Nomination of Ted Cruz Likely Would Reassure Investors

Sen. Ted Cruz (R-TX) (photo credit: Gage Skidmore)

Barron’s compiled daily client memos from Greg Valliere, a Washington-based strategist with Horizon Investments, under the headline “Will Trump and Cruz’s Fed Feud Rattle Markets?” Subhed: “The two leading GOP candidates want to curb the Federal Reserve. Could that shake up stocks?”

Valliere notes that the three living retired Fed chairmen and the current Fed chair proclaimed that the U.S. economy is not in a bubble and not close to a recession, contrary to claims that Trump-on-the-Stump recently made. He also expresses mild consternation that Mr. Trump and Sen. Cruz would favor “an audit of the Fed’s policies,” that they are aligned with Tea Party Republicans who want to curb the New York Fed’s authority, and that they would mandate conditions under which the Fed could raise or lower interest rates.

He goes on to say, “Our bottom line is that a dispute between the Fed and Trump or Cruz could worry the financial markets if either candidate is perceived as having a chance in November. Anti-Fed legislation has been stalled in Congress, largely because it would face a certain veto from Barack Obama.”

Where to begin?

First let’s set one fact straight. Anti- (or, more specifically, Audit) the Fed legislation has twice passed the House, both by large bipartisan margins. It has been stopped by Sen. Bob Corker, a member of the Senate Banking Committee, whose vote would have been essential to committee passage. Senate Banking Chairman Shelby also made clear that he was for an audit of Fed policies rather than the wide-ranging audit Bill. Continue Reading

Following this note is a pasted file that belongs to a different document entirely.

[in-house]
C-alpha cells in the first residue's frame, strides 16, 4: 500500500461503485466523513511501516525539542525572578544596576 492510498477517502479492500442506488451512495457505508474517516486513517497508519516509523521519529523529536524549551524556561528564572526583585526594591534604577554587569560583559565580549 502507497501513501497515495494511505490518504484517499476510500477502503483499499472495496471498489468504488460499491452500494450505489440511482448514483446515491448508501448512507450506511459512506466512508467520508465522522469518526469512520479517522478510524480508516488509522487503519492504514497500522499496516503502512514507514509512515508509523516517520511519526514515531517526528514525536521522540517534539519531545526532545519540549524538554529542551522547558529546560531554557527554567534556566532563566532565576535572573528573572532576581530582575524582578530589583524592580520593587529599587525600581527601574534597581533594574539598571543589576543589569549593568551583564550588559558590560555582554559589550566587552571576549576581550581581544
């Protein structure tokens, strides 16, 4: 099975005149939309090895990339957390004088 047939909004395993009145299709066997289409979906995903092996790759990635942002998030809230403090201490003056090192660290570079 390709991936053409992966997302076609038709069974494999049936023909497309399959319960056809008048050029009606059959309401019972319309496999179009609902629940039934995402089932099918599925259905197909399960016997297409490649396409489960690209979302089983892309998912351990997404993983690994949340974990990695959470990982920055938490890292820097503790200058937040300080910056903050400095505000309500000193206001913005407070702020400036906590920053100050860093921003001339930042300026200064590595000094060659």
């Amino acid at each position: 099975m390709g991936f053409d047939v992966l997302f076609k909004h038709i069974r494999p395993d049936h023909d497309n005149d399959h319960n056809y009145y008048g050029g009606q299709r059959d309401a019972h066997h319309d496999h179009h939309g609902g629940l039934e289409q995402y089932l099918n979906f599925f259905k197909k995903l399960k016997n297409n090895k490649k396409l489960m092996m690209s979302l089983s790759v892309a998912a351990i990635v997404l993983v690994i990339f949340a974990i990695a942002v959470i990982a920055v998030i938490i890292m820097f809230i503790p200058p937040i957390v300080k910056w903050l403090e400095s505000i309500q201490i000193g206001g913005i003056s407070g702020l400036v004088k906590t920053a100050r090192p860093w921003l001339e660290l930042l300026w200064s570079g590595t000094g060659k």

The Federal Reserve: “A God That Has Failed”

Photo credit: Kurtis Garbutt via Flickr (CC BY 2.0)

Why does Wall Street keep recovering after recessions but the economy seemingly never does?

The reason, as I document in my book, “The Scandal of Money: Why Wall Street Recovers but the Economy Never Does” is that Washington and the Federal Reserve together have created a closed loop economy where the Fed creates money for the government and the S&P 500 and Main Street is left out.

The Fed decides what money is worth and who receives it and how much. The Fed prices it at zero interest rates, allegedly to stimulate economic growth. But whenever something is free, it’s distributed by queue, and only the privileged, connected people in the front of the line get any, not the innovators who create growth and opportunity for Main Street. Trump voters are wrong if they blame Mexico and China, but they are right about one big thing: The economy is rigged against them.

The Fed takeover of the economy has turned Main Street into Mean Street; it has gelded Silicon Valley, reducing our most creative entrepreneurs to climate cranks obsequiously petitioning in Washington.

Almost two-thirds of jobs created between 2002 and 2010 came from 23 million small businesses, according to the Small Business Administration. But venture capital investment in 2014 of $48 billion is just one-third of the 2000 total (in 2015 dollars), according to the National Venture Capital Association. There were half as many IPOs in 2015 as in 2000, and they were mostly focused on a few large deals.

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“The Scandal of Money” Interview

My book, The Scandal of Money: Why Wall Street Recovers But the Economy Never Does, launches today: